Nokia Windows Phone 7

It doesn’t matter if Nokia launches a Windows Phone…

by Ben Smith on 9th February 2011

A consensus is forming that Nokia and new CEO Stephen Elop are going to announce something big on Friday. It’s rumoured to be a Windows Phone 7 announcement, specifically one for North America where Nokia is mostly ignored.

If they do there’ll be an explosion in the tech press… and I’ll be liberally hitting ‘Mark All Read’ in Google Reader.

Because it doesn’t matter… not in isolation.

A Microsoft-powered Nokia device could be great – I’d love one. It could be a delight to use, but I see two possibilities for such a combo:

  1. A stop-gap until Symbian and MeeGo are ‘ready’. Integration with the existing Nokia eco-system (Ovi store, Ovi services and developer platforms) would be minimal. This would just be about selling devices in the US.
  2. A new smart phone platform ‘forever’. Symbian is relegated to dumb-phone territory and the new OS provides the platform for everything up to ‘mobile computing’ (where MeeGo lives). Windows Phone gets the full Nokia treatment and runs Qt (the software ‘layer’ that already provides compatibility between Symbian and MeeGo).

Both start with a single Windows-powered device, but the consequences are interesting…

Stop-Gap Option

This sells some devices, pacifies the tech press and does some emergency repairs to Nokia’s brand image in the US. But it doesn’t build a legion of loyal North American Nokia users… it just re-enforces the Windows Phone platform. When the time comes to switch back to the ‘master plan’ (or any time HTC offers a better hardware / price combination) consumers will go as easily as they came.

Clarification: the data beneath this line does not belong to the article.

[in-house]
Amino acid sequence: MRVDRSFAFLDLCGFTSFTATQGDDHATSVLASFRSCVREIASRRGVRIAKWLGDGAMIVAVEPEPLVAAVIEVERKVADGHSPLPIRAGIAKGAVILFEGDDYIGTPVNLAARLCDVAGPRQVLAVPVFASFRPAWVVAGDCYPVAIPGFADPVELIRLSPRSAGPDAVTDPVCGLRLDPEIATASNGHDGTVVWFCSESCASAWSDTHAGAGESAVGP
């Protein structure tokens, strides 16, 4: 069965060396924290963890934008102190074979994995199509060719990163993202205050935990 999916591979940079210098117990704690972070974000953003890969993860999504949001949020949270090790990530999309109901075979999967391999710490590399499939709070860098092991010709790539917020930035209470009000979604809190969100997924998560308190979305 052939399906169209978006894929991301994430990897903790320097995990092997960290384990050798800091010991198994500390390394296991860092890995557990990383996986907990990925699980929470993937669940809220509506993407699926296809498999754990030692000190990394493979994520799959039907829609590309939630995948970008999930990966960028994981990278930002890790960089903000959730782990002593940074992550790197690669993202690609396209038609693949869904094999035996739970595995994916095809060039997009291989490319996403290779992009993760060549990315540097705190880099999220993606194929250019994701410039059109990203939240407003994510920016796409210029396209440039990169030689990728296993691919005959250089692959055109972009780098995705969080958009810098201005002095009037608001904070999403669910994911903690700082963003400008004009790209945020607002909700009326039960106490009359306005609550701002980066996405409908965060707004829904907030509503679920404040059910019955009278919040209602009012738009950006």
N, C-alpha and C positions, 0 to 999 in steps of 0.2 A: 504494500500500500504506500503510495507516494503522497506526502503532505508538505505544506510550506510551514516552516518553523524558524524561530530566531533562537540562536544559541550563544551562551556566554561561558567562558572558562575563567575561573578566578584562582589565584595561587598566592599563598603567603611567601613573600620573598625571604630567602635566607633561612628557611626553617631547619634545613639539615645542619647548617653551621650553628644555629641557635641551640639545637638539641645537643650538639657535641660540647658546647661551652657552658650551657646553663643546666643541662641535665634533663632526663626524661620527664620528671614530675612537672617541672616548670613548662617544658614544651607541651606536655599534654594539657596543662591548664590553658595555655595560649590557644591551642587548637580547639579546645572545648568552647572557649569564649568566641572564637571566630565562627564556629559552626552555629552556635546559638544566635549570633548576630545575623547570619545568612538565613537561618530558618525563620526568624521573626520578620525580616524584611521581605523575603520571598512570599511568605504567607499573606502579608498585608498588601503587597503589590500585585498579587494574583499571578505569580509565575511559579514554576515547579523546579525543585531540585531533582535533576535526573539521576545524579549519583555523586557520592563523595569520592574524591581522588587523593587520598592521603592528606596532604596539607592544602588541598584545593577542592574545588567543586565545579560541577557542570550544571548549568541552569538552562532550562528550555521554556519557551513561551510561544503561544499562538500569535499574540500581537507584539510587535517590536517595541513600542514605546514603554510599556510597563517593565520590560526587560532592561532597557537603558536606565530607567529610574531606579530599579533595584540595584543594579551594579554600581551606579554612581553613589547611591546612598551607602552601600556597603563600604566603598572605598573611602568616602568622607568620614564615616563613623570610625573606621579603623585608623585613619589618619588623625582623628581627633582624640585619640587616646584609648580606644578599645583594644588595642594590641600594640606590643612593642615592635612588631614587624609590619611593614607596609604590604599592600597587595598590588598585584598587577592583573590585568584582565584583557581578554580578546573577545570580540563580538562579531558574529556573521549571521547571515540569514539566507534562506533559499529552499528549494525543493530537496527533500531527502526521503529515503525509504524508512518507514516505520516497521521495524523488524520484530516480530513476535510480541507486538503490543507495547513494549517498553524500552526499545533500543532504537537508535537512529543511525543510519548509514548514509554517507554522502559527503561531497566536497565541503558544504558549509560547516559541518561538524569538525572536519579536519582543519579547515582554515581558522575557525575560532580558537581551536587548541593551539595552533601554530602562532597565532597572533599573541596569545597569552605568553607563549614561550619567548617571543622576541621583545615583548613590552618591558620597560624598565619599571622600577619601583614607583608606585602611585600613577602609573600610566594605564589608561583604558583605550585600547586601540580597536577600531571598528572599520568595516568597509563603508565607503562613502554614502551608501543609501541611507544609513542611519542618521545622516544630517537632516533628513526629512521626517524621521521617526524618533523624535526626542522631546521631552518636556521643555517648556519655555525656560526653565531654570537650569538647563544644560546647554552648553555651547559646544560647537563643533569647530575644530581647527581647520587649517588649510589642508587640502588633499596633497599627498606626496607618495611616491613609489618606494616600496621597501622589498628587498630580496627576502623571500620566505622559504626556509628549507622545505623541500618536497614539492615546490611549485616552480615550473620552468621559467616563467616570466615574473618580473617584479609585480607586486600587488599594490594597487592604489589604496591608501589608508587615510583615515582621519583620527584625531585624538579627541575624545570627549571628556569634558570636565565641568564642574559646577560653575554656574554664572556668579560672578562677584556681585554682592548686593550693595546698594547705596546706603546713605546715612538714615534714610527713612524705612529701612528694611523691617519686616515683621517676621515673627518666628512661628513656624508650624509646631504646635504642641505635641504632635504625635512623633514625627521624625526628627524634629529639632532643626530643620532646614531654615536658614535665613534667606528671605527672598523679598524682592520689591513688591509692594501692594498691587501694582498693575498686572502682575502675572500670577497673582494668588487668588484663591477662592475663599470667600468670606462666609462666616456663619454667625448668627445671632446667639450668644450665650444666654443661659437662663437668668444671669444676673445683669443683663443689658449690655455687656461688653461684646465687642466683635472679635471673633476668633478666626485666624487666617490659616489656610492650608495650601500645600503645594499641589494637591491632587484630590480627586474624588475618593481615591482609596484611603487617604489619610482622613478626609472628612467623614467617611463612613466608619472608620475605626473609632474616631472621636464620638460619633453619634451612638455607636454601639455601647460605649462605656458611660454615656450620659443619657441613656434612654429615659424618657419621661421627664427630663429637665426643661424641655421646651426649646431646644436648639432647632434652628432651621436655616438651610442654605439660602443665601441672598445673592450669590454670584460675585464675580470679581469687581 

See you again in 2 years for the same conversation.

‘Brave New World’ Option

This offers a way forward longer-term, but it emasculates the Ovi services. Windows Phone 7 has its own marketplace, email, cloud platform and IM service. How would Nokia promote its own offerings, especially if they only worked on Nokia devices (because of Qt)?

Nokia can’t just be a hardware vendor… customers need to move easily between platforms and developers need a common language. More than that though, it’s about the money… To continue as a top-tier player Nokia needs app revenue, content revenue and all the things that come next (like financial services).

Apple has this. RIM has this. Google has this. Nokia must too.

So does it matter if Nokia announces a Windows Phone? No. It matters how they answer the question “what next?”

Image credit: The Nokia Blog

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